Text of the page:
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Title: Conformational Variability of Organophosphorus Hydrolase upon Soman and Paraoxon Binding

Abstract

The bacterial enzyme organophosphorus hydrolase (OPH) exhibits both catalytic and substrate promiscuity. It hydrolyzes bonds in a variety of phosphotriester (P-O), phosphonothioate (P-S), phosphofluoridate (P-F) and phosphonocyanate (F-CN) compounds. However, its catalytic efficiency varies markedly for different substrates, limiting the broad-range application of OPH as catalyst in the bioremediation of pesticides and chemical war agents. In the present study, pK{sub a} calculations and multiple explicit-solvent molecular dynamics (MD) simulations were performed to characterize and contrast the structural dynamics of OPH bound to two substrates hydrolyzed with very distinct catalytic efficiencies: the nerve agent soman (O-pinacolyl-methyl-phosphonofluoridate) and the pesticide paraoxon (diethyl p-nitrophenyl phosphate). pK{sub a} calculations for the substrate-bound and unbound enzyme showed a significant pK{sub a} shift from standard values ({Delta}pK{sub a} = {+-} 3 units) for residues 254His and 275Arg. MD simulations of the doubly protonated 254His revealed a dynamic hydrogen bond network connecting the catalytic residue 301Asp via 254His to 232Asp, 233Asp, 275Arg and 235Asp, and is consistent with a previously postulated proton relay mechanism to ferry protons away from the active site with substrates that do not require activation of the leaving group. Hydrogen bonds between 301Asp and 254His were persistent in the OPH-paraoxon complex but notmore » in the OPH-soman one, suggesting a potential role for such interaction in the more efficient hydrolysis of paraoxon over soman by OPH. These results are in line with previous mutational studies of residue 254His, which led to an increase of the catalytic efficiency of OPH over soman yet decreased its efficiency for paraoxon. In addition, comparative analysis of the molecular trajectories for OPH bound to soman and paraoxon suggests that binding of the latter facilitates the conformational transition of OPH from the open to the closed substate promoting a tighter binding of paraoxon.« less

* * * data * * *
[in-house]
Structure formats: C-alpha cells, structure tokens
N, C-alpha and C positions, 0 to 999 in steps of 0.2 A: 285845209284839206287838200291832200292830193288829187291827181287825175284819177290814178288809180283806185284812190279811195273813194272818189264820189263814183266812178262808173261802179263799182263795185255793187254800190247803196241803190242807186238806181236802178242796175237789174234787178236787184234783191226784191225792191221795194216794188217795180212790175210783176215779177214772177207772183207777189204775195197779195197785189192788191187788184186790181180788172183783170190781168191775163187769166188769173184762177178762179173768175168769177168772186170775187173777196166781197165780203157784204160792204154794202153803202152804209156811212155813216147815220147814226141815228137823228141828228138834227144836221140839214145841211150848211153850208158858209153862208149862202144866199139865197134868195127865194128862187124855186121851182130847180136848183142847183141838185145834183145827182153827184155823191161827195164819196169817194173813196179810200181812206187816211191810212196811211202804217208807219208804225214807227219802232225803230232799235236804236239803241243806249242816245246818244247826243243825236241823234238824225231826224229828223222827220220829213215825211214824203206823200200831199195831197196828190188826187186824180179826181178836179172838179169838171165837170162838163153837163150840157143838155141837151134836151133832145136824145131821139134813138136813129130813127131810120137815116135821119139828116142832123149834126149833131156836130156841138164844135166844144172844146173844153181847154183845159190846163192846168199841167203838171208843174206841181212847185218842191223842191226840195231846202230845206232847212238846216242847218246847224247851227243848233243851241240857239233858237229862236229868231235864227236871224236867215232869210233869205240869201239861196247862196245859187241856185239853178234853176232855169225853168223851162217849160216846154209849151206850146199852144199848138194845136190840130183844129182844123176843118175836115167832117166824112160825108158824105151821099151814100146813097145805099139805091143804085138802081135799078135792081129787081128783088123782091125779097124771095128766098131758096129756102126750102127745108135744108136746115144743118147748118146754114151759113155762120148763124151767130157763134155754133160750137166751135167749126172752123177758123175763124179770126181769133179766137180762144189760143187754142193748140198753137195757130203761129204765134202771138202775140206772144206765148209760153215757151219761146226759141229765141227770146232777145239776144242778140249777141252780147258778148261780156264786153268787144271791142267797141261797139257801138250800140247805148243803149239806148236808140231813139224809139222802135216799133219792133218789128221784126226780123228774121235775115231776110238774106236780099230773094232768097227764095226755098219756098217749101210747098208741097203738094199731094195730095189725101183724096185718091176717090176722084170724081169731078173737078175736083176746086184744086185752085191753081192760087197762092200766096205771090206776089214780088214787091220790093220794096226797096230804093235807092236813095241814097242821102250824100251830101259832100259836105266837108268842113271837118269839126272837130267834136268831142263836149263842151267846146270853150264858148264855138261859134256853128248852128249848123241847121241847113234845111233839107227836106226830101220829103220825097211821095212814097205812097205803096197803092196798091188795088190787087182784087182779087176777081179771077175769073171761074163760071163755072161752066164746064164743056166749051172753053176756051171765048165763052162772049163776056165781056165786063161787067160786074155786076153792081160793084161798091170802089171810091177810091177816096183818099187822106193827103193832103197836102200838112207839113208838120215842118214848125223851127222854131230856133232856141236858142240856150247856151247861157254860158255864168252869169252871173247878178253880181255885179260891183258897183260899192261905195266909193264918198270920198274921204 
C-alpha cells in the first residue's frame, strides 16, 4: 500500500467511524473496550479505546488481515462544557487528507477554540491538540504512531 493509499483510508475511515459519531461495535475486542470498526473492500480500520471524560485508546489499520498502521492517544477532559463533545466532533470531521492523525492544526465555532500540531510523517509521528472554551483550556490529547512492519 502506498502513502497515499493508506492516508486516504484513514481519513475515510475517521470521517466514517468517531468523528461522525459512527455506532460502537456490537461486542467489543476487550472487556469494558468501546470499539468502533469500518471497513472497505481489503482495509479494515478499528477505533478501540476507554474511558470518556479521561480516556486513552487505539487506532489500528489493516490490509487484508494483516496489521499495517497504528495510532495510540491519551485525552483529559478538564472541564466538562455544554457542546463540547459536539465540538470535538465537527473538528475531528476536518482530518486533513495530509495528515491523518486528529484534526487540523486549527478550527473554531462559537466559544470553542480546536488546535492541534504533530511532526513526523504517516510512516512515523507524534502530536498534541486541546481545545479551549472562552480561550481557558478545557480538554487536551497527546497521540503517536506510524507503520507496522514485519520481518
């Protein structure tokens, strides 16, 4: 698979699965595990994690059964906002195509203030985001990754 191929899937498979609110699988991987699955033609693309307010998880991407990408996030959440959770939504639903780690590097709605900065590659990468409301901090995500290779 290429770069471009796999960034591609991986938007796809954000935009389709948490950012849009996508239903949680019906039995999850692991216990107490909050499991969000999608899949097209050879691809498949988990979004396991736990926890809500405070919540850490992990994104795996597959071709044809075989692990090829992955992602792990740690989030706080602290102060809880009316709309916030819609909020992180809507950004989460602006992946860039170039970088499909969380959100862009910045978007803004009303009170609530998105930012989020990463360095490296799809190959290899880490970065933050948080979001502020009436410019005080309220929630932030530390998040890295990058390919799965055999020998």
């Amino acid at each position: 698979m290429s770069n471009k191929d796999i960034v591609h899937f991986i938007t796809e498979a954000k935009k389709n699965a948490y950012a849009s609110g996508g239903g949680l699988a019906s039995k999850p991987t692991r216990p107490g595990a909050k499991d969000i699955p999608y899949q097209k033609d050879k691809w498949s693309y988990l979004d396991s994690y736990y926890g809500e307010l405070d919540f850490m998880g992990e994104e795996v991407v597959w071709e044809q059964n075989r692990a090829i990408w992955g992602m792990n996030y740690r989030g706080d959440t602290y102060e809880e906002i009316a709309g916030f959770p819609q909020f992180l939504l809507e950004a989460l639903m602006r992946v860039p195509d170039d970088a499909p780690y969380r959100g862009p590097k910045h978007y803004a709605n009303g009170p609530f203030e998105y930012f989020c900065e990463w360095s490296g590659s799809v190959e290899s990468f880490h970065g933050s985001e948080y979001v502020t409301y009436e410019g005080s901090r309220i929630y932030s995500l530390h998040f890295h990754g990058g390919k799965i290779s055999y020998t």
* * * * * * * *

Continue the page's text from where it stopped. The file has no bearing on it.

Authors:
; ; ; ;
Publication Date:
Research Org.:
Pacific Northwest National Laboratory (PNNL), Richland, WA (US), Environmental Molecular Sciences Laboratory (EMSL)
Sponsoring Org.:
USDOE
OSTI Identifier:
1037534
Report Number(s):
PNNL-SA-82894
35413; 400412000; TRN: US201207%%340
DOE Contract Number:  
AC05-76RL01830
Resource Type:
Journal Article
Journal Name:
Journal of Physical Chemistry B
Additional Journal Information:
Journal Volume: 115; Journal Issue: 51
Country of Publication:
United States
Language:
English
Subject:
08 HYDROGEN; BIOREMEDIATION; CATALYSTS; EFFICIENCY; ENZYMES; HYDROGEN; HYDROLASES; HYDROLYSIS; NERVES; PESTICIDES; PROTONS; RESIDUES; SUBSTRATES; TRAJECTORIES; Environmental Molecular Sciences Laboratory

Citation Formats